Join ACLU Smart Justice Connecticut at the “Let Us Work, Let Us Live” rally to demand dignity, opportunity, and occupations -- not incarceration.
We all want Connecticut families and communities to thrive. Connecticut faces big decisions about how to spend its limited resources. Our state should be investing in programs that build people up, not further harming people through incarceration. Investment in opportunity, not incarceration, is how we set people up for success and improve safety.
Connecticut must remove barriers to employment for formerly incarcerated people and invest in opportunity and occupations, not hurting people through incarceration.
Connecticut spends more on hurting people through incarceration than it does on its public health department, DMV, or anti-discrimination agency. Most of the hundreds of millions of dollars that Connecticut spends on incarcerating people do not go toward programs to rehabilitate people.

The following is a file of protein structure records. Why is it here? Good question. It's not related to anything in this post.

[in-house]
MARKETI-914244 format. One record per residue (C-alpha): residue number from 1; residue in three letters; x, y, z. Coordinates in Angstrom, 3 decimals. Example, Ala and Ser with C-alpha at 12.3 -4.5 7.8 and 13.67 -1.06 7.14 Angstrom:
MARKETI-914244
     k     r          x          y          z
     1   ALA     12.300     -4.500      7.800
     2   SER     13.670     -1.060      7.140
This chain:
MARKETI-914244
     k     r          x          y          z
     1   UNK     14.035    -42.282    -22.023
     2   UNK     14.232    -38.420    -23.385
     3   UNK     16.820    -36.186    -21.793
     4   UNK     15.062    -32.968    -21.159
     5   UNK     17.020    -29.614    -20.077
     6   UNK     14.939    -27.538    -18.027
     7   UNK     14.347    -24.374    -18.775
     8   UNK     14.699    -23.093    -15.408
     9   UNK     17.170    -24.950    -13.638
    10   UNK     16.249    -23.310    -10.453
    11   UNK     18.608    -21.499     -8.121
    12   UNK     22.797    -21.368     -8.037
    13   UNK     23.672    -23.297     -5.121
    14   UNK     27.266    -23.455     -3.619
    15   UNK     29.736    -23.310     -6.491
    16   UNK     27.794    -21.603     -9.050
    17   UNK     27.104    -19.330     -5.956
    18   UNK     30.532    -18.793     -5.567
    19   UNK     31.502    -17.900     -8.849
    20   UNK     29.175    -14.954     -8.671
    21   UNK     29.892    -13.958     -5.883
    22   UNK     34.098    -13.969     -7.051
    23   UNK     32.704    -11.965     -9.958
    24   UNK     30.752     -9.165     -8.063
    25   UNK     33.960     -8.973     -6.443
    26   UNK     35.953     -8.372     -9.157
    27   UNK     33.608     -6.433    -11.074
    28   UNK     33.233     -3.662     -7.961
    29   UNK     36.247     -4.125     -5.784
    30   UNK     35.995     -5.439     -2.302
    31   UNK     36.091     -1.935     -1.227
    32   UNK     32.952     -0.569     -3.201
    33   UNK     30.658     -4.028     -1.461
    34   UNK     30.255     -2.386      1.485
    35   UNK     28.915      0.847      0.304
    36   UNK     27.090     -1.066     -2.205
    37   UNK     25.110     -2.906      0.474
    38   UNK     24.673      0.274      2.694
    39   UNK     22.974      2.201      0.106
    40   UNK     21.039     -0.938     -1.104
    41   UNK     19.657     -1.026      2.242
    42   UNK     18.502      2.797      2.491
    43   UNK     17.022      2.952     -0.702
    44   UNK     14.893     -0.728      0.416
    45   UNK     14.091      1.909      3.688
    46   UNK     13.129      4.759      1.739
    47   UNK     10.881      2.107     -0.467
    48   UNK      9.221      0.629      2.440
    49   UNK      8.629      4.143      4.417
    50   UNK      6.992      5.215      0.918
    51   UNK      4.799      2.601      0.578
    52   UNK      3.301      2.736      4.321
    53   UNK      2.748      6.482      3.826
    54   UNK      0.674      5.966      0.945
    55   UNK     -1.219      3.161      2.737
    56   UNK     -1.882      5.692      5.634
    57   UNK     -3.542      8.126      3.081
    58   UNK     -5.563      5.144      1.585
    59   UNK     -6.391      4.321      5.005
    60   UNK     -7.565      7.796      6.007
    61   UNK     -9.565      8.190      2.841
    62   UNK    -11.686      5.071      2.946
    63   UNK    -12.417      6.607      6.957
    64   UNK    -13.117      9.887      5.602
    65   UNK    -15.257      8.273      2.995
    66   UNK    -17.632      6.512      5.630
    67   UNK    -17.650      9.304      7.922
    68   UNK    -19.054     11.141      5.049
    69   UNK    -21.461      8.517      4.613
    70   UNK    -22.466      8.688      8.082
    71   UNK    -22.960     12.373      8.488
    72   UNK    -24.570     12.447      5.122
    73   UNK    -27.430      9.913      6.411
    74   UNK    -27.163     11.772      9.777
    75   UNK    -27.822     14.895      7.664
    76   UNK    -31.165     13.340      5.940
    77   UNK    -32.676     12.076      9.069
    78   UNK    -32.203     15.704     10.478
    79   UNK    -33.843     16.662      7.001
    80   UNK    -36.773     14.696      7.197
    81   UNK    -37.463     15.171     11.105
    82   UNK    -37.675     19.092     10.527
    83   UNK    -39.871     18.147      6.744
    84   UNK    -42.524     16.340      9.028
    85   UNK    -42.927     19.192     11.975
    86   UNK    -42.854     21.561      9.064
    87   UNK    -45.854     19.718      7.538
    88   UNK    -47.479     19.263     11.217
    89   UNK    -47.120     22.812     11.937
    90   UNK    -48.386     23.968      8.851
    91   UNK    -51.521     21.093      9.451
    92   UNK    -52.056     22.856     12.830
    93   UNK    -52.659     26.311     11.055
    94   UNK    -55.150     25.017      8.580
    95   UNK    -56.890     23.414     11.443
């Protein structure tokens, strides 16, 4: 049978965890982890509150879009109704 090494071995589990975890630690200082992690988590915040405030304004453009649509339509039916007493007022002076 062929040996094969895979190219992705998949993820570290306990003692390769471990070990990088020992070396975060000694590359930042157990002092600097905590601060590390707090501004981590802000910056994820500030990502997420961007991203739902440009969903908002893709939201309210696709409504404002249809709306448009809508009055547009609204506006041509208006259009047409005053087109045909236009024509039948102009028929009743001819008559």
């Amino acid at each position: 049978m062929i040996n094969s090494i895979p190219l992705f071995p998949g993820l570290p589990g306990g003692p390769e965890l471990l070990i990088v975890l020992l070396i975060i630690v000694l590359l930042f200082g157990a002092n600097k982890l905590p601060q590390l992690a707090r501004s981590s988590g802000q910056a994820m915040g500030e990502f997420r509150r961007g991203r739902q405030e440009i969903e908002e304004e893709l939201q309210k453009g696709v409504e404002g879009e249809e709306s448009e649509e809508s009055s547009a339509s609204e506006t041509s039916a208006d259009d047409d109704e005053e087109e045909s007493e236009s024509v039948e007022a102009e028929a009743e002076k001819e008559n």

Nationwide, nearly 600,000 people return home from prison every year. Yet people reentering society face nearly 50,000 national, state, and local barriers to necessities like the chance to apply for jobs and housing, earn a license in a profession, or earn an education. These barriers hurt people and contribute to recidivism. The unemployment rate among formerly incarcerated people in the U.S. is 27%, higher than the national unemployment rate during the Great Depression. That jeopardizes individuals, families, and whole communities – at least 44,000 children in Connecticut have a parent who was incarcerated at some point.
We all pay the human and financial costs of incarceration in our state. If you pay taxes in Connecticut, you’re paying the financial costs of incarcerating too many people. If you are formerly incarcerated or know someone who is, you’re likely paying the human and financial costs of incarceration.